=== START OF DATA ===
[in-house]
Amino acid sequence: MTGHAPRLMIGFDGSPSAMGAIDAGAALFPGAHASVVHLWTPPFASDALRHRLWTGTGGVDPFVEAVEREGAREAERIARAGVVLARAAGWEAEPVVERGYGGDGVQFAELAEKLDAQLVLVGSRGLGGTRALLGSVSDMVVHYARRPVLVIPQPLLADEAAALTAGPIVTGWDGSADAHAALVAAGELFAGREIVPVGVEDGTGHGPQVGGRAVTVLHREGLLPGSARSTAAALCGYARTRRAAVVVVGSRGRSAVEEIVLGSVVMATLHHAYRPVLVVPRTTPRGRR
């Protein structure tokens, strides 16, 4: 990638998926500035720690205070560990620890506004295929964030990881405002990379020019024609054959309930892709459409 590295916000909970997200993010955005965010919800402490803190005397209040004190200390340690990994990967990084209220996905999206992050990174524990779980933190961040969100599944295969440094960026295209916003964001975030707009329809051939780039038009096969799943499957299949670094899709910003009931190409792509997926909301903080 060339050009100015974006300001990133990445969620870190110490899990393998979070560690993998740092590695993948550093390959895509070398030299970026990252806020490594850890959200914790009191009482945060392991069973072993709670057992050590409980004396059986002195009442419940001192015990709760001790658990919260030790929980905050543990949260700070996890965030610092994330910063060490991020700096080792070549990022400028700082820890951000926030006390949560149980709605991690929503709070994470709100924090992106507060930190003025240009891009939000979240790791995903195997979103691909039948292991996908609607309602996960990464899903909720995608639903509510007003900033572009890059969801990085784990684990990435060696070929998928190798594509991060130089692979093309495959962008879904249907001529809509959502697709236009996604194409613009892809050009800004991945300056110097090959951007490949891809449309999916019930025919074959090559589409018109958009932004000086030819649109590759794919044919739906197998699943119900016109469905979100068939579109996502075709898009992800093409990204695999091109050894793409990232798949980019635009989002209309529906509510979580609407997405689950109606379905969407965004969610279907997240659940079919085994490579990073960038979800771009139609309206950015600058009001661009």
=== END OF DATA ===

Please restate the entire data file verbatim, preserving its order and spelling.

[in-house]
Amino acid sequence: MTGHAPRLMIGFDGSPSAMGAIDAGAALFPGAHASVVHLWTPPFASDALRHRLWTGTGGVDPFVEAVEREGAREAERIARAGVVLARAAGWEAEPVVERGYGGDGVQFAELAEKLDAQLVLVGSRGLGGTRALLGSVSDMVVHYARRPVLVIPQPLLADEAAALTAGPIVTGWDGSADAHAALVAAGELFAGREIVPVGVEDGTGHGPQVGGRAVTVLHREGLLPGSARSTAAALCGYARTRRAAVVVVGSRGRSAVEEIVLGSVVMATLHHAYRPVLVVPRTTPRGRR
């Protein structure tokens, strides 16, 4: 990638998926500035720690205070560990620890506004295929964030990881405002990379020019024609054959309930892709459409 590295916000909970997200993010955005965010919800402490803190005397209040004190200390340690990994990967990084209220996905999206992050990174524990779980933190961040969100599944295969440094960026295209916003964001975030707009329809051939780039038009096969799943499957299949670094899709910003009931190409792509997926909301903080 060339050009100015974006300001990133990445969620870190110490899990393998979070560690993998740092590695993948550093390959895509070398030299970026990252806020490594850890959200914790009191009482945060392991069973072993709670057992050590409980004396059986002195009442419940001192015990709760001790658990919260030790929980905050543990949260700070996890965030610092994330910063060490991020700096080792070549990022400028700082820890951000926030006390949560149980709605991690929503709070994470709100924090992106507060930190003025240009891009939000979240790791995903195997979103691909039948292991996908609607309602996960990464899903909720995608639903509510007003900033572009890059969801990085784990684990990435060696070929998928190798594509991060130089692979093309495959962008879904249907001529809509959502697709236009996604194409613009892809050009800004991945300056110097090959951007490949891809449309999916019930025919074959090559589409018109958009932004000086030819649109590759794919044919739906197998699943119900016109469905979100068939579109996502075709898009992800093409990204695999091109050894793409990232798949980019635009989002209309529906509510979580609407997405689950109606379905969407965004969610279907997240659940079919085994490579990073960038979800771009139609309206950015600058009001661009």